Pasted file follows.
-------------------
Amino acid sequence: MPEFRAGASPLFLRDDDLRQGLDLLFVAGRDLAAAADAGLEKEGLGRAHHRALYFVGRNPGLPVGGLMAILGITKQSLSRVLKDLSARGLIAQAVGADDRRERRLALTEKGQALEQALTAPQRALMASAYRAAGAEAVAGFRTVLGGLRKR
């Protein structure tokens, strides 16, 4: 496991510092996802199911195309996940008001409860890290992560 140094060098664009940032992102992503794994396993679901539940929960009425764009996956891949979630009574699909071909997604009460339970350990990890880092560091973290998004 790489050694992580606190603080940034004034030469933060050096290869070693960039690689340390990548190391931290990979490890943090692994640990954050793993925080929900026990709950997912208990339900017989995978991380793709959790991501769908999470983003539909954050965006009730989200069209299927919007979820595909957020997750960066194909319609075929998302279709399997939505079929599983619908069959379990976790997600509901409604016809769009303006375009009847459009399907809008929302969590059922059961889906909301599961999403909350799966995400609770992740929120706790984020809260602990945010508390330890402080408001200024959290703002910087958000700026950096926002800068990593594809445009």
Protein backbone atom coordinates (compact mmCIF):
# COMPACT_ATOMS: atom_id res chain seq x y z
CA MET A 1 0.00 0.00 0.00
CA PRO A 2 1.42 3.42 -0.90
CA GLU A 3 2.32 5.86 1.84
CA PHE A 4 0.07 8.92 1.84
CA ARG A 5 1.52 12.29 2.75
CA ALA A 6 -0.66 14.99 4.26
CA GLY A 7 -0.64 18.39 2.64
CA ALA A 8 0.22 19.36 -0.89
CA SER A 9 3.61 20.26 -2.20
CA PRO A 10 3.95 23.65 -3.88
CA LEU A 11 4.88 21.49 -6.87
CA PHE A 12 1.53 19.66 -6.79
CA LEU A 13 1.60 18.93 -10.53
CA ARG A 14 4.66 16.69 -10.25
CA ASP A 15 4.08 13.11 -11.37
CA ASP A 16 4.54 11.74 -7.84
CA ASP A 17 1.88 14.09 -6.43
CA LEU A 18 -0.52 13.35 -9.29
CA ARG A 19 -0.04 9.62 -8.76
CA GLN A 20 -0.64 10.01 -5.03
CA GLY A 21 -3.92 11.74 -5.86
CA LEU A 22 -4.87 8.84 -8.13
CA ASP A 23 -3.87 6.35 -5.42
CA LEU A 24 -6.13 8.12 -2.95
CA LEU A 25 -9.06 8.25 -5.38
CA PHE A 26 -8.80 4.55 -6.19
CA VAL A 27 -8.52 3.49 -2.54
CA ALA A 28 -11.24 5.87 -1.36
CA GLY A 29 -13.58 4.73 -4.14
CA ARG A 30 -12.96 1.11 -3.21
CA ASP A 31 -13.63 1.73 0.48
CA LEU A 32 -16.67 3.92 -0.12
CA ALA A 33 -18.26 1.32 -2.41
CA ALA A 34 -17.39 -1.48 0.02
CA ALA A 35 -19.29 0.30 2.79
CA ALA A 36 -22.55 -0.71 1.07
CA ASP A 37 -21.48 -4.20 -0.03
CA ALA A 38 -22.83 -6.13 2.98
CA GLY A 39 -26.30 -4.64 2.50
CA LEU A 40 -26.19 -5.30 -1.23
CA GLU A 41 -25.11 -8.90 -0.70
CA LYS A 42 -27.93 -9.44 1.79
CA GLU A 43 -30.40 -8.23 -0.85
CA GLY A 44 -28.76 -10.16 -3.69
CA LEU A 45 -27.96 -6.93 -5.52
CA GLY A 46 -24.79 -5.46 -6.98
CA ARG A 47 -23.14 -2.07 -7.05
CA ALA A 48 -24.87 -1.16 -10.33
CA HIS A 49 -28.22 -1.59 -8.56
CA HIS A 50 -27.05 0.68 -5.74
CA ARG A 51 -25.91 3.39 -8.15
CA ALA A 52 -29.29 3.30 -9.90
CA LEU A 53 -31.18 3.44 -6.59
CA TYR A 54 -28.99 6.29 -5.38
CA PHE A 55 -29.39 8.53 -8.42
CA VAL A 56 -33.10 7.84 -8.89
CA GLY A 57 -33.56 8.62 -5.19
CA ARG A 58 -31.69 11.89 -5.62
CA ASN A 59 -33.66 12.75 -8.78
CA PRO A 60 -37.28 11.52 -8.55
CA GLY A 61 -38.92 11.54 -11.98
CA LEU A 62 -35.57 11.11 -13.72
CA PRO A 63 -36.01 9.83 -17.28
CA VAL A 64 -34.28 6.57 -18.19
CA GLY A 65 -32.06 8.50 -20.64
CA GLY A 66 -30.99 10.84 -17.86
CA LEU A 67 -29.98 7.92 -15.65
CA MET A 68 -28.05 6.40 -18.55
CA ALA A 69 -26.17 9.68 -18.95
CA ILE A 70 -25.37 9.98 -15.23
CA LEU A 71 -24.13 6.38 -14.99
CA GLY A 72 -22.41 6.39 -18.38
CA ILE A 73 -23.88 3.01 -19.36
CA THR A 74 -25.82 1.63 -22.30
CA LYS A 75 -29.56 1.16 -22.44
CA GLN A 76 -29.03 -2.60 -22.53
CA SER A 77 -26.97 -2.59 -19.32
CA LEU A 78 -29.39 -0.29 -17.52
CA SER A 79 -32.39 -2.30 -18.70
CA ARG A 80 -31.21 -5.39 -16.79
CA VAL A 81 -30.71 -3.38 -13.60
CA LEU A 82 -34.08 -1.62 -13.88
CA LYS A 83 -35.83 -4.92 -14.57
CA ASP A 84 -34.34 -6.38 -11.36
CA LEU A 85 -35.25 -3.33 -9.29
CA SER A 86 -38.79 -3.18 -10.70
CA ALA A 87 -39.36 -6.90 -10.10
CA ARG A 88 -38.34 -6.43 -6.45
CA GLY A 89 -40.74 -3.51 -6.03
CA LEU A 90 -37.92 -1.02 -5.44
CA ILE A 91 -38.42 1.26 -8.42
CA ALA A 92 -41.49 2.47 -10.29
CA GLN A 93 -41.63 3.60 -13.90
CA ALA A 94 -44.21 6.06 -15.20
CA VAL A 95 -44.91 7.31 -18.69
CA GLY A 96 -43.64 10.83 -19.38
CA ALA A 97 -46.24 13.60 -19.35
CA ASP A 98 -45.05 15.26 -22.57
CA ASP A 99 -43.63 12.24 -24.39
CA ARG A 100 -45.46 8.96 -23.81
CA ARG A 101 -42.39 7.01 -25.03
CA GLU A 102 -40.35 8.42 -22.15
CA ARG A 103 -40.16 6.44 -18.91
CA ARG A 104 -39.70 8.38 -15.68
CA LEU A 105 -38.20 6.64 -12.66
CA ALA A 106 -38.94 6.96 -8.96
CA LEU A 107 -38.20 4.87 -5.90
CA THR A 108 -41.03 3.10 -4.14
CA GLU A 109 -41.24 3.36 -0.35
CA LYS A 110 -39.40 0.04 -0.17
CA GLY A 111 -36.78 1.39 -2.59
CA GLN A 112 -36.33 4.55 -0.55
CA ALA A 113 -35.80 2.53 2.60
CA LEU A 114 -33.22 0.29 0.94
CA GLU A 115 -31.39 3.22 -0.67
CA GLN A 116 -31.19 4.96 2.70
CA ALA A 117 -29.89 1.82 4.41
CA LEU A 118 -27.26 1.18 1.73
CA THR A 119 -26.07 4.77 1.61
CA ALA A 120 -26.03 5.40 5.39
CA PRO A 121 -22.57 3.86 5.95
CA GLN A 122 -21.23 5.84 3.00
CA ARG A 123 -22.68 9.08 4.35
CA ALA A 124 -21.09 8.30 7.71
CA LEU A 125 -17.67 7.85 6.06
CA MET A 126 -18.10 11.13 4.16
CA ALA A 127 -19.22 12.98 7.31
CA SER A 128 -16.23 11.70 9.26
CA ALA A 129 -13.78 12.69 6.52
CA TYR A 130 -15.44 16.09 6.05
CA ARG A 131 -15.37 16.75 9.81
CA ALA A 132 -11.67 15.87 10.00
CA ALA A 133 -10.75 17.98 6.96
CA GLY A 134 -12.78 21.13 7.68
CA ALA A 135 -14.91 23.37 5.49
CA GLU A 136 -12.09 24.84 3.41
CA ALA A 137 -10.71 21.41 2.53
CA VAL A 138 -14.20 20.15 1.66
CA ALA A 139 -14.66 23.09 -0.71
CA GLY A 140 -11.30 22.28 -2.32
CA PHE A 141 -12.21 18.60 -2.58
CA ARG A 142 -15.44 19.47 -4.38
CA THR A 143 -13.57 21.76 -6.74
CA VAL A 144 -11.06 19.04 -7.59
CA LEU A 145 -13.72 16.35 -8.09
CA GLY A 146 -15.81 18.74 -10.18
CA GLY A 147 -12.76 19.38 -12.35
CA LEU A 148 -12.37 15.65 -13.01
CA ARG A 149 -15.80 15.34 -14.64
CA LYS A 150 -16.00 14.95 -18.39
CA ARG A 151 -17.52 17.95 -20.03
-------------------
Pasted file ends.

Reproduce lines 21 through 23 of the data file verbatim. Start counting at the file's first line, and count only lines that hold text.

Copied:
CA ASP A 17 1.88 14.09 -6.43
CA LEU A 18 -0.52 13.35 -9.29
CA ARG A 19 -0.04 9.62 -8.76